Most individuals' preferences regarding life-sustaining treatment do not appear to change over a three-year period, regardless of declines in physical and mental health, according to a new report. Individuals who say they want aggressive care and those without advance directives are most likely to change their end-of-life wishes over time.
"Efforts to improve the experience of patients and families at the end of life must incorporate patient perspectives," the authors write as background information in the article. "Advance directives are one strategy through which patient preferences can be elicited and recorded, to be invoked at a time when the patient may not be able to make decisions directing care." However, they note, preferences for life-sustaining treatment given in one state of health may not reflect the choices patients would make if their health status changed.
Marsha N. Wittink, M.D., M.B.E., of the University of Pennsylvania School of Medicine, Philadelphia, and colleagues assessed end-of-life preferences in 818 physicians (average age 69) who graduated from medical school at Johns Hopkins University between 1948 and 1964. Participants completed questionnaires about their health status and their end-of-life preferences in 1999 and again in 2002. They were asked to consider what treatments they would want in the event of brain death that left them unable to speak or recognize people. They reported how likely they were to desire each of 10 interventions, including cardiopulmonary resuscitation, major surgery, a feeding tube and dialysis.
The physicians were divided into three clusters based on their preferences: those who would want most of the interventions were classified as preferring aggressive care (12 percent in 1999 and 14 percent in 2002), those who would want intravenous fluids and antibiotics as the primary interventions as preferring intermediate care (26 percent in 1999 and 26 percent in 2002) and those who would decline most interventions as desiring least aggressive care (62 percent in 1999 and 60 percent in 2002).
"In general, procedures that were declined in 1999 were likely also to be declined in 2002," the authors write. "Nevertheless, a substantial proportion of persons who desired an intervention in 1999 declined the treatment in 2002." A total of 41 percent of those who said they desired aggressive care in 1999 remained in that category in 2002. In addition, physicians who did not have a living will or durable power of attorney were twice as likely to transition to the most aggressive category as those without advance directives. Age and declines in mental and physical health were not associated with transitions to either more or less aggressive care.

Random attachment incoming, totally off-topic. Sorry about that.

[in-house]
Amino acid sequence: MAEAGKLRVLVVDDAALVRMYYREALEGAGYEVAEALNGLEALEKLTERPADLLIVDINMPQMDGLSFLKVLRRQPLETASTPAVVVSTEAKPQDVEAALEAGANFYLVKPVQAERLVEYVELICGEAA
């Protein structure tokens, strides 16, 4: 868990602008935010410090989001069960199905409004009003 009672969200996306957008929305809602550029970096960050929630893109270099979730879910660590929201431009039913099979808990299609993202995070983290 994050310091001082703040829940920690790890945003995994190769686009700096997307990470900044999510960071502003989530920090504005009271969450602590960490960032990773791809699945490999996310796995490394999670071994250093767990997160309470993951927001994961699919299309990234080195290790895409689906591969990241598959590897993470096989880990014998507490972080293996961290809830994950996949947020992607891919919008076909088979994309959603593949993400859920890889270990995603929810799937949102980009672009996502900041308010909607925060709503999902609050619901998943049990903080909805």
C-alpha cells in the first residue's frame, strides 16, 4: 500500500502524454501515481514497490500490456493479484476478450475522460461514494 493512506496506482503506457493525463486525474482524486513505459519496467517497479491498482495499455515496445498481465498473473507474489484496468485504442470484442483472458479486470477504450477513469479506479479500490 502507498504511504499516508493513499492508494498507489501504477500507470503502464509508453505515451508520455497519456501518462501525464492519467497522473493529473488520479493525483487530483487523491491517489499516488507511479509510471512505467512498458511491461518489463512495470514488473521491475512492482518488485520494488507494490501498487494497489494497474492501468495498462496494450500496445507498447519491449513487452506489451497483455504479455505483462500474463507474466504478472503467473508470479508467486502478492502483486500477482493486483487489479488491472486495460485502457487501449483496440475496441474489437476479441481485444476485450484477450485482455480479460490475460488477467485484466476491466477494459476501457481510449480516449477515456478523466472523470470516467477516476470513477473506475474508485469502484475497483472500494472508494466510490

"We believe that the results of this study suggest that although physician-respondents were relatively stable in their preferences, persons without advance directives and who desired the most aggressive treatment at baseline exhibited the most changeable preferences," the authors write. "Persons who express a desire for aggressive treatment and those who have not communicated their wishes with a more formal written document (advance directives) may require frequent clinical re-evaluation to assess whether wishes have changed."
Dr. Wittink was supported by Mentored Patient-Oriented Research Career Development Award from the National Institute of Mental Health. The Johns Hopkins Precursors Study was supported by grants from the National Institutes of Health.
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